VR Computer build

Updated Feb. 2017

I decided to build a current VR computer to see how a high end machine would hold up to the load of virtual reality requirements. I was tired of having frame rates limited in games and jerky head tracking because the computer couldn’t handle the load. That led to the beast of a machine in the images above. I also didn’t want it to be too large so I restricted myself to a mini-ATX case and motherboard. After a few months of modifying my chassis to fit all the gear and ordering pieces slowly, I finally have it built.

The machine above is an Intel i7-4770k water cooled cpu, wtih a MSI Z87M gaming motherboard, Corsair Vengeance Pro 2400MHz memory, two Nvidia GeForce 780Ti super clocked GPUs (also water cooled), and an assortment of water cooling gear all in a Aerocool DS red mini-ATX case. All of my water cooling parts came from Frozencpu.com. There are two radiators inside the case; a Alphacool NexXxos Monsta dual 120mm radiator that is 80mm thick and a second Phobya Xtreme 200mm single radiator. The water loop is pumped using a Swiftech MCP355 pump. Tubing size is 3/8 ID x 5/8 OD. The cpu water block is a XSPC RayStorm High Performance Acetal CPU Liquid Cooling Block. The GPU water blocks are EK GeForce 780 GTX Ti VGA Liquid Cooling Block – Nickel + Acetal running in serial using an EK terminal block. There’s a small Bitspower Water Tank Z-Multi 40 Inline Reservoir colored Ice Red. I have a 256 Gbyte SSD and a 1TB hard drive.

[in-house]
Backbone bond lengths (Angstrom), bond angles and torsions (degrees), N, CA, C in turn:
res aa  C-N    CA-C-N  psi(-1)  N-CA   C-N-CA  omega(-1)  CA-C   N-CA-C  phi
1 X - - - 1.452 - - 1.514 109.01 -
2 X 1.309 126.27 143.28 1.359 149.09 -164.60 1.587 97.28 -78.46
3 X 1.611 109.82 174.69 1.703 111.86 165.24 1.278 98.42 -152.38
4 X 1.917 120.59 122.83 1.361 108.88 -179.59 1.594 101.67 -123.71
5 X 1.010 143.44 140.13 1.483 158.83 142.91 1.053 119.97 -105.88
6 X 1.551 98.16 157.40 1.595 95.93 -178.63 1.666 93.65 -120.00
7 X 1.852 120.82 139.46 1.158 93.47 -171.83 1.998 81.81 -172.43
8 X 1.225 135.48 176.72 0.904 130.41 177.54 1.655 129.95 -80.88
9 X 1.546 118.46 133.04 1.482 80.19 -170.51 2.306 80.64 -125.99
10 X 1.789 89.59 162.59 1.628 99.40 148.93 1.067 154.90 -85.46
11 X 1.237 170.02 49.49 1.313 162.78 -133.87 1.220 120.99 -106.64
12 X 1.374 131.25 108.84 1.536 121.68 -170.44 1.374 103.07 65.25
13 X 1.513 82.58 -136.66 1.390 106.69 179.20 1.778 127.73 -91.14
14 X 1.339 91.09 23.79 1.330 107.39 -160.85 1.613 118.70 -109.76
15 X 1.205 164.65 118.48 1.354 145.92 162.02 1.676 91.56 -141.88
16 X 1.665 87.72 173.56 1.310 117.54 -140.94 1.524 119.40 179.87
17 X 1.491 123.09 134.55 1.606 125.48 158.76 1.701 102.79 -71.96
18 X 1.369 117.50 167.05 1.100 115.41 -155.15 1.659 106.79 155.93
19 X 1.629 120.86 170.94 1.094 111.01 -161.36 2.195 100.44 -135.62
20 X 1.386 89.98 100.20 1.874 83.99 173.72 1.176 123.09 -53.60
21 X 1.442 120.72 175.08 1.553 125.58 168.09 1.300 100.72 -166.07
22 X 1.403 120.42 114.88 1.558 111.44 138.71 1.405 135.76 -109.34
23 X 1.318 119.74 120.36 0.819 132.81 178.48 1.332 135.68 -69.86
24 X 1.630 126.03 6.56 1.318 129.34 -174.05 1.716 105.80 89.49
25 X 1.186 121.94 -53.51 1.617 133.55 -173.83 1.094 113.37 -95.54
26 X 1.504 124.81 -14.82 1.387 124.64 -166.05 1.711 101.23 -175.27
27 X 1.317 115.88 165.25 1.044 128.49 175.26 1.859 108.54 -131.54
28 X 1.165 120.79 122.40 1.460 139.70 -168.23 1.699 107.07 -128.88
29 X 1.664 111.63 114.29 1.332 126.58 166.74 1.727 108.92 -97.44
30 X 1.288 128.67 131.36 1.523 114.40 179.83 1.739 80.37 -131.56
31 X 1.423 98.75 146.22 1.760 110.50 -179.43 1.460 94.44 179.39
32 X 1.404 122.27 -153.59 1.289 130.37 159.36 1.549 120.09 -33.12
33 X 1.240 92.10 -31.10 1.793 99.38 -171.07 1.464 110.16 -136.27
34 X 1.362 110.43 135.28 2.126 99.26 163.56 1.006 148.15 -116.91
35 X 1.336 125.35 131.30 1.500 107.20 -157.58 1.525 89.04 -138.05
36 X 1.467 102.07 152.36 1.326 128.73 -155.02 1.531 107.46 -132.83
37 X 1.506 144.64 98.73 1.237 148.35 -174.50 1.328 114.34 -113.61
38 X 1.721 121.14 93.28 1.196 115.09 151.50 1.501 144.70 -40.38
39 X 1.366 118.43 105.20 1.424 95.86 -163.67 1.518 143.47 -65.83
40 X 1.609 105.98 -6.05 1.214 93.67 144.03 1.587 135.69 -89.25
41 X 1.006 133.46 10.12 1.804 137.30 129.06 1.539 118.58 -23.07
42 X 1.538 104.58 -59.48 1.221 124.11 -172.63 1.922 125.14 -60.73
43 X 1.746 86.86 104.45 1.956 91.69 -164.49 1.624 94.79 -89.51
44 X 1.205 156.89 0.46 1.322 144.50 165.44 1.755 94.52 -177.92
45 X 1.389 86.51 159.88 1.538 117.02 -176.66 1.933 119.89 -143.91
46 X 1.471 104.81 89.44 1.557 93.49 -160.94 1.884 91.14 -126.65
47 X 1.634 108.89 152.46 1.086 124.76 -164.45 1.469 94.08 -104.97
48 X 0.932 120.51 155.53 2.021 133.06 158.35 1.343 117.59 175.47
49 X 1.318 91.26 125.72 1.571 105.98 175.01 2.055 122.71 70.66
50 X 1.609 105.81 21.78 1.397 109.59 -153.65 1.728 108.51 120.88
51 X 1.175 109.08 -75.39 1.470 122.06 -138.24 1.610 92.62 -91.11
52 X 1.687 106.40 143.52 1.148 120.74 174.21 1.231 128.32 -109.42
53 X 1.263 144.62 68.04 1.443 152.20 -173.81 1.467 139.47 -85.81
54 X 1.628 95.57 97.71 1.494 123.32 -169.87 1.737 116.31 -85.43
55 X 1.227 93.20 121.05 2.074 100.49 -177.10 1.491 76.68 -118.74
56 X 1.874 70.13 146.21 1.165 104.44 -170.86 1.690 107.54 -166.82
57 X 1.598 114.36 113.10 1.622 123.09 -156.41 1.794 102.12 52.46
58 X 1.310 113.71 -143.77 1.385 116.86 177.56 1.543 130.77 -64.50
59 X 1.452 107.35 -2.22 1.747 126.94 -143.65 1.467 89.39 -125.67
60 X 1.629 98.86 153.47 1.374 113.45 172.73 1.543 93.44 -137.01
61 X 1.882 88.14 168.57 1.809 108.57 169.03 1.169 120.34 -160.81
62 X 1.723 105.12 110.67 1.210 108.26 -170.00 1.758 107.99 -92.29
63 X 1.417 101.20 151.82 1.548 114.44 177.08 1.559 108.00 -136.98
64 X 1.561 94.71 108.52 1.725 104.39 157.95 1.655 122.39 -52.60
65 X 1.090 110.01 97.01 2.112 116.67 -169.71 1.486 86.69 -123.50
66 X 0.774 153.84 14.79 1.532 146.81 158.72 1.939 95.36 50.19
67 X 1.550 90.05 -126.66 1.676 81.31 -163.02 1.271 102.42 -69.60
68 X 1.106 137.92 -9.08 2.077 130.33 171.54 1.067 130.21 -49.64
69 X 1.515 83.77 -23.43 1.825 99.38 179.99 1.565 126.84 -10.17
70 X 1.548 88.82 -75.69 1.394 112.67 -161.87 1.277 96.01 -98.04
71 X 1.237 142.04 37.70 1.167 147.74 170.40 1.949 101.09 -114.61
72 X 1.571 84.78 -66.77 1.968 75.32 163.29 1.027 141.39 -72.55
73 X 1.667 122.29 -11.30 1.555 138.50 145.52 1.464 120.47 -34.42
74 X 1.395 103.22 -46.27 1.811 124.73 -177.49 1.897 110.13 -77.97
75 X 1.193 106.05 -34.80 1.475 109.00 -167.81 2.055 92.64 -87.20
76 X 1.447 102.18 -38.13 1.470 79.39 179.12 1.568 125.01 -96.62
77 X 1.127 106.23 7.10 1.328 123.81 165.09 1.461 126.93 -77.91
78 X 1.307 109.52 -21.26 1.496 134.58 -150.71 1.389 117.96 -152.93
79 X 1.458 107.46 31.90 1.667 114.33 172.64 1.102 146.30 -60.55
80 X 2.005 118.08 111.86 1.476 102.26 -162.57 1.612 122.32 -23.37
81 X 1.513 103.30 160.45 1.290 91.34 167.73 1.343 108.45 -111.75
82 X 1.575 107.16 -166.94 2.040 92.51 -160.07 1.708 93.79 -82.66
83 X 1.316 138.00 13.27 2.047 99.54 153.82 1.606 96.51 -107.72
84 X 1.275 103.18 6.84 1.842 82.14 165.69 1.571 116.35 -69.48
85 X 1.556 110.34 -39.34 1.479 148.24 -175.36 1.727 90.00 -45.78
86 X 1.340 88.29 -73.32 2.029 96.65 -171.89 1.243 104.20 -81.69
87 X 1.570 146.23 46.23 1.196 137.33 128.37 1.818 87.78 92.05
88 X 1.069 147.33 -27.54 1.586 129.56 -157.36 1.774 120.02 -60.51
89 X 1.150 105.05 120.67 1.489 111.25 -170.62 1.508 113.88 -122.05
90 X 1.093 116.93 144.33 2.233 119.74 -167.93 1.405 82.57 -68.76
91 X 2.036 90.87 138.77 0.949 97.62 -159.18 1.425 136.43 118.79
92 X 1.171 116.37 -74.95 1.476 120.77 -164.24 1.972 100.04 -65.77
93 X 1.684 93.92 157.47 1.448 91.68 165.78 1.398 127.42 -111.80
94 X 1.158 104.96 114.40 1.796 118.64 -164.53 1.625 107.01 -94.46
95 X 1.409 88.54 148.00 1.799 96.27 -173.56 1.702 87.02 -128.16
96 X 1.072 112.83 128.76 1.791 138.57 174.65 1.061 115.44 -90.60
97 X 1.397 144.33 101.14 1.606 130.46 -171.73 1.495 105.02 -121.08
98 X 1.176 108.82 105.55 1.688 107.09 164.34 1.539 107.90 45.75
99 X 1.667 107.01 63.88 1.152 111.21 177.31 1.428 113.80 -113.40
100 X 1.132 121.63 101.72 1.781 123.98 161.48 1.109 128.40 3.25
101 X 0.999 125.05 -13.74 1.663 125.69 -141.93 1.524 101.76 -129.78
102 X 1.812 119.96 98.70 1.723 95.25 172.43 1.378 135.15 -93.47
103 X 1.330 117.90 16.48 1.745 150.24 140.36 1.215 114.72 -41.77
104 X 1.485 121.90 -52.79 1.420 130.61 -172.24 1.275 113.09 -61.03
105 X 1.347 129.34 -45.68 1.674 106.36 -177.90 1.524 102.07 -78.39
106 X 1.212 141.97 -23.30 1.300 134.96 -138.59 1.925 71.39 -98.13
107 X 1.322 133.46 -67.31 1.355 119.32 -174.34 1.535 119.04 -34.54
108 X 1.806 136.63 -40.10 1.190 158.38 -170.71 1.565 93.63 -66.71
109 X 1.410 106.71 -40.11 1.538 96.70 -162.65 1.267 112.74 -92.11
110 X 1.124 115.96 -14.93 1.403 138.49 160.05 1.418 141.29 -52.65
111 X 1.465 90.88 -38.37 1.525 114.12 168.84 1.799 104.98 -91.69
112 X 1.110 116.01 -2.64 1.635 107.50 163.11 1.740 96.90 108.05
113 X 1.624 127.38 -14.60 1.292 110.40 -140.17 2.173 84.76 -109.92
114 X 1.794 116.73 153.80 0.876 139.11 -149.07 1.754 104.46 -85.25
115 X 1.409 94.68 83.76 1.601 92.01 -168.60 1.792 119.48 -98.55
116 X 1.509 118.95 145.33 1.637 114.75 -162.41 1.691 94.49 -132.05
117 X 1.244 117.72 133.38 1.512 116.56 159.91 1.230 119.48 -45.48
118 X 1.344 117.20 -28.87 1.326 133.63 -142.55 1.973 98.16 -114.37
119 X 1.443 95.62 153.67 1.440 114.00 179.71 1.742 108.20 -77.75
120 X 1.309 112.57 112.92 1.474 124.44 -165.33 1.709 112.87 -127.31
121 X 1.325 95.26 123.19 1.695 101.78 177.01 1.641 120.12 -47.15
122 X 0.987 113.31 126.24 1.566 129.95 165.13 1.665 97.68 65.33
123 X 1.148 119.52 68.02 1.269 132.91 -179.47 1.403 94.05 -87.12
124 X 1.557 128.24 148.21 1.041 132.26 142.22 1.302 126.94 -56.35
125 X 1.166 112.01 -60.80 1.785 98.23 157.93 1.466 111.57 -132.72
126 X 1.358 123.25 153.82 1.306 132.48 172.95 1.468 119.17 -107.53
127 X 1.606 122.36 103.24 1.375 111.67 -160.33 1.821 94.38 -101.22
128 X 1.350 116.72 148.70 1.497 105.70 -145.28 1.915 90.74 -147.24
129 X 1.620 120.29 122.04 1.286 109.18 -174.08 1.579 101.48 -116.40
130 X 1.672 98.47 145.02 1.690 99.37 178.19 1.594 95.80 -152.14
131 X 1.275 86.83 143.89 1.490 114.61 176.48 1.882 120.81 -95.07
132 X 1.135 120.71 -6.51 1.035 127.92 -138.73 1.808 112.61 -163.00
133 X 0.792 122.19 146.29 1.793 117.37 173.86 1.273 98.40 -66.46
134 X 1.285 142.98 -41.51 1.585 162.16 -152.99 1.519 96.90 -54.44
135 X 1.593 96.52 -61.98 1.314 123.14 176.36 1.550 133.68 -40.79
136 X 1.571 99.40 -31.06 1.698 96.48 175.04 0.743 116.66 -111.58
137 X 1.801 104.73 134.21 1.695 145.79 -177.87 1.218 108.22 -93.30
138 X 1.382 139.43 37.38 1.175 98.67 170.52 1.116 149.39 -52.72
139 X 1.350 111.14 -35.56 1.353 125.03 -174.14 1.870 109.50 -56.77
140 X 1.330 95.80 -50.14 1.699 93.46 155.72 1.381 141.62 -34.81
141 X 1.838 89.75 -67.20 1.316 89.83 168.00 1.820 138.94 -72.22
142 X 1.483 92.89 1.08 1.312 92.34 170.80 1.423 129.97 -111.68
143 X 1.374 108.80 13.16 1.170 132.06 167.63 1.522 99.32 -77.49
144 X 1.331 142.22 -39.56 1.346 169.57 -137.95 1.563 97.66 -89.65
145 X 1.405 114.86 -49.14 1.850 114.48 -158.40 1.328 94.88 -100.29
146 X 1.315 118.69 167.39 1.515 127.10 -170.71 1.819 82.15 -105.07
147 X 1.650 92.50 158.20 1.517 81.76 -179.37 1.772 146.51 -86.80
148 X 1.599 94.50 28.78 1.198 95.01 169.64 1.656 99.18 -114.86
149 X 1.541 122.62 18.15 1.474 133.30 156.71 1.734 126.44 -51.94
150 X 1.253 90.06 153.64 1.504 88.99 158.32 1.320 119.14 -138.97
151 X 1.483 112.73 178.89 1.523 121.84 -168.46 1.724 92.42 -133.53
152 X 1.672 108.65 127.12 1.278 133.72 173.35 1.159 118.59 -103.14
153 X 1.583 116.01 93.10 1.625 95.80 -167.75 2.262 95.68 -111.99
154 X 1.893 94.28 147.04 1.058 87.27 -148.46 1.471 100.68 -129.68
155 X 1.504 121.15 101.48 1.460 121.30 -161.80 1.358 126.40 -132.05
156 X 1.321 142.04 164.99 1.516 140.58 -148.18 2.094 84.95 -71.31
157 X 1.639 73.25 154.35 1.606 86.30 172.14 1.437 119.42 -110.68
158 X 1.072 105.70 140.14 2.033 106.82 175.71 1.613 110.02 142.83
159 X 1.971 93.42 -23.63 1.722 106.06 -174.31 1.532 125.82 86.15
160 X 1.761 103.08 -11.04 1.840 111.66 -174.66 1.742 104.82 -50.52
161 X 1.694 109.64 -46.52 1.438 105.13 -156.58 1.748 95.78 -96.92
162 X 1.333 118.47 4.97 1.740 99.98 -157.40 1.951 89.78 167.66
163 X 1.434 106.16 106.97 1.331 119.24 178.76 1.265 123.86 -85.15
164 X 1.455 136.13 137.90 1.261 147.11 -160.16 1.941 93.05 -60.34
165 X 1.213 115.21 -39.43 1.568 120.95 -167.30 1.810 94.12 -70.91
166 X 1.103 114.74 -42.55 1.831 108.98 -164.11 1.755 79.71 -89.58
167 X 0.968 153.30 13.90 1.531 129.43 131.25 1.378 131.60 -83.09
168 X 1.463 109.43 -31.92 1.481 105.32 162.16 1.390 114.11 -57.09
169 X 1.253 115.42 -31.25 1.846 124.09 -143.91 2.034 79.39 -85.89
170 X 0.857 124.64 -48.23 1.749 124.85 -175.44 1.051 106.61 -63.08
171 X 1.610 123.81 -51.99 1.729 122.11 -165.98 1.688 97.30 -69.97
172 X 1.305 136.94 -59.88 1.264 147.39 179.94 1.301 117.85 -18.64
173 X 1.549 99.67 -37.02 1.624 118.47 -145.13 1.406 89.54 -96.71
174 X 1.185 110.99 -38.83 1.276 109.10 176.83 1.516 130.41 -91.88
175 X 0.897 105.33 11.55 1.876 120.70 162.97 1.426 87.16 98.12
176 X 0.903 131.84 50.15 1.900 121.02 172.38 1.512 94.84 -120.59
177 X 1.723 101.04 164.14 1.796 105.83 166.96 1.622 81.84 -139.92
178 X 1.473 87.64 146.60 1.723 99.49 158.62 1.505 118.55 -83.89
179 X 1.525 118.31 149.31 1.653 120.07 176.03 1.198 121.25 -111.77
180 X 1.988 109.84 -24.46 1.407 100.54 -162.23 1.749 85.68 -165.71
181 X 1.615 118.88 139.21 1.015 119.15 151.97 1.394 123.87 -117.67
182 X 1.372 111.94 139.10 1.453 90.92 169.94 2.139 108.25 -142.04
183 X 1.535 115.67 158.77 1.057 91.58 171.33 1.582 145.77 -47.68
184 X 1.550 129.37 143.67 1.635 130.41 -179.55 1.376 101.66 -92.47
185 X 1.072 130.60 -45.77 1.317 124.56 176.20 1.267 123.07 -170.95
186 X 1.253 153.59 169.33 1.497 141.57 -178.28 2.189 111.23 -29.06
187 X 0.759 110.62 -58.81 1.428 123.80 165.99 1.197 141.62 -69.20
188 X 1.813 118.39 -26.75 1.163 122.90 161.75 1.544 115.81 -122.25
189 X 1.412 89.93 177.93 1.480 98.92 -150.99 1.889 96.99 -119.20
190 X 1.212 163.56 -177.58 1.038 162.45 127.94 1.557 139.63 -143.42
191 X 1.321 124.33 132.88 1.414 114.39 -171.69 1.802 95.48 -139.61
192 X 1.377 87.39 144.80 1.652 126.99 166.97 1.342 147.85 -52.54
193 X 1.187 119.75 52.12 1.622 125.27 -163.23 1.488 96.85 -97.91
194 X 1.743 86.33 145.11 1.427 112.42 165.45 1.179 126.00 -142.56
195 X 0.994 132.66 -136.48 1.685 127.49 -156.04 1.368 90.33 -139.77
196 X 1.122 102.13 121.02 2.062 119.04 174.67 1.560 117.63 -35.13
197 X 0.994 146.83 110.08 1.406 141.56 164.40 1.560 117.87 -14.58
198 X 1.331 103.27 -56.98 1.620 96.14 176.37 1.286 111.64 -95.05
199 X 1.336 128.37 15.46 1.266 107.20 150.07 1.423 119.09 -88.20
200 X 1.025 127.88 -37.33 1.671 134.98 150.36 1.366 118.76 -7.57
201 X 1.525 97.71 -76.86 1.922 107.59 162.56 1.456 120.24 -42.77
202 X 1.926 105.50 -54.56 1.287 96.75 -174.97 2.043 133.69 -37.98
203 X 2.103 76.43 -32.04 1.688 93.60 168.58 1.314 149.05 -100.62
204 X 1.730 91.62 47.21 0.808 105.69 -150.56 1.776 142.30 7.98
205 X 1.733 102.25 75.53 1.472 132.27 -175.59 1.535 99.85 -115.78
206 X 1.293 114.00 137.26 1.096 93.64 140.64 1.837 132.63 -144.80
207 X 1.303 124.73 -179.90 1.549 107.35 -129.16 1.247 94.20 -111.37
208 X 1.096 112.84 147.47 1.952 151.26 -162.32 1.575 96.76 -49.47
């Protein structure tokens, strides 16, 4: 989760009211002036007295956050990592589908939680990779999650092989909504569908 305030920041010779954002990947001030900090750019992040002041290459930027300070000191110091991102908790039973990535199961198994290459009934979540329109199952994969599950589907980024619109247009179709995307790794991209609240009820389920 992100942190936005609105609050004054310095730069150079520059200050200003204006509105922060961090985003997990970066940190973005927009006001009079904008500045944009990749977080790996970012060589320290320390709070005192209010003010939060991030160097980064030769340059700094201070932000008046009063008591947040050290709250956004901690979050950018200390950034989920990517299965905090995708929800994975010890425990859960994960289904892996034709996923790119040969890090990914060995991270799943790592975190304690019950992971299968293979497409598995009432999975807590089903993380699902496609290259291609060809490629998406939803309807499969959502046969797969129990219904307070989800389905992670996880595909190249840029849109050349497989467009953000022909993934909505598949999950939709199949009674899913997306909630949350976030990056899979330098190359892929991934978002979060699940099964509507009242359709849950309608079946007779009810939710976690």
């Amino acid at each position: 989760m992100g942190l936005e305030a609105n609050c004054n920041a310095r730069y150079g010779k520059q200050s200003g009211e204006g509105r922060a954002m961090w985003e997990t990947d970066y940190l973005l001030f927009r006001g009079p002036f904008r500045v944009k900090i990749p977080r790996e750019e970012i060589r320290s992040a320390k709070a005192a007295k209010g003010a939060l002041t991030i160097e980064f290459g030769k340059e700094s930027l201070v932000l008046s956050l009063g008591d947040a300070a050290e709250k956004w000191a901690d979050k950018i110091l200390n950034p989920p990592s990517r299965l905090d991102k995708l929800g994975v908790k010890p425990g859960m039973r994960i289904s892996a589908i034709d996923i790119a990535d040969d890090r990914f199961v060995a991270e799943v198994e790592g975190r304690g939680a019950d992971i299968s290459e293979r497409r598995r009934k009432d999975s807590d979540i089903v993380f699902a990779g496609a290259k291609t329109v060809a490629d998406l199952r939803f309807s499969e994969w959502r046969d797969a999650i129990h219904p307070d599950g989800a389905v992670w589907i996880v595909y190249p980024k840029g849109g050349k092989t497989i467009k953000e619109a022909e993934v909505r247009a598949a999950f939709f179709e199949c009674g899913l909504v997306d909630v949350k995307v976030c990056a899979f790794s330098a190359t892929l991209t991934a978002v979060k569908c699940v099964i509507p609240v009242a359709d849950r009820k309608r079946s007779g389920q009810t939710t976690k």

I’ve over clocked the cpu to 4.5GHz The graphics cards are also over clocked to 1381 MHz Graphics clock and 3750MHz Memory clock (7500MHz effective). Temperatures on the cpu rise to about 50 degrees C and the graphics cards run up to about 40 degrees C. These are steady state temperatures after running Skyrim for about 4 hours straight. My Valley Benchmark 1.0 score is 6236. Boot time is about 29 seconds from pressing the power button.


EVGA Precision

Valley score

To get rid of SLI micro stutter I limit the fps to 60Hz. This increases performance and also helps eliminate stutter in games. This is particularly important for a smooth stereo 3D experience and smooth head tracking performance. The fps for this system in Skyrim Ultra for an SA Photonics SA-55 (dual 1920×1200 OLED displays!) is shown below. This was using Tridef in dual projection mode with field-of-view (FOV) set to 55 degrees horizontal to match the HMD.

SA-55 fps Tridef

Overall, I’m extremely pleased with this system build. It’s definitely the fastest system I’ve built to date. I’m looking forward to testing it out with other VR games and applications.

Update 9/19/14
Here’s my VR desktop now due to a generous gift from a friend. Not sure I really like triple monitors but it’s over the top even for me! You’ll notice a few pieces of current VR gear in the pic.

VR Desktop

Update 2/28/16
Now with HTC Vive SteamVR test results.

HTV Vive SteamVR results

Update 11/5/16
Just upgraded my system with a new EVGA 1080 FTW Hybrid graphics card and a Corsair H80i GT cooler for my CPU. Smoking fast now. How about that Vive VR Ready score. 🙂

1080GTX VR Ready

Update 2/11/17
Some cosmetic upgrades. You can probably tell what I’ve been working on…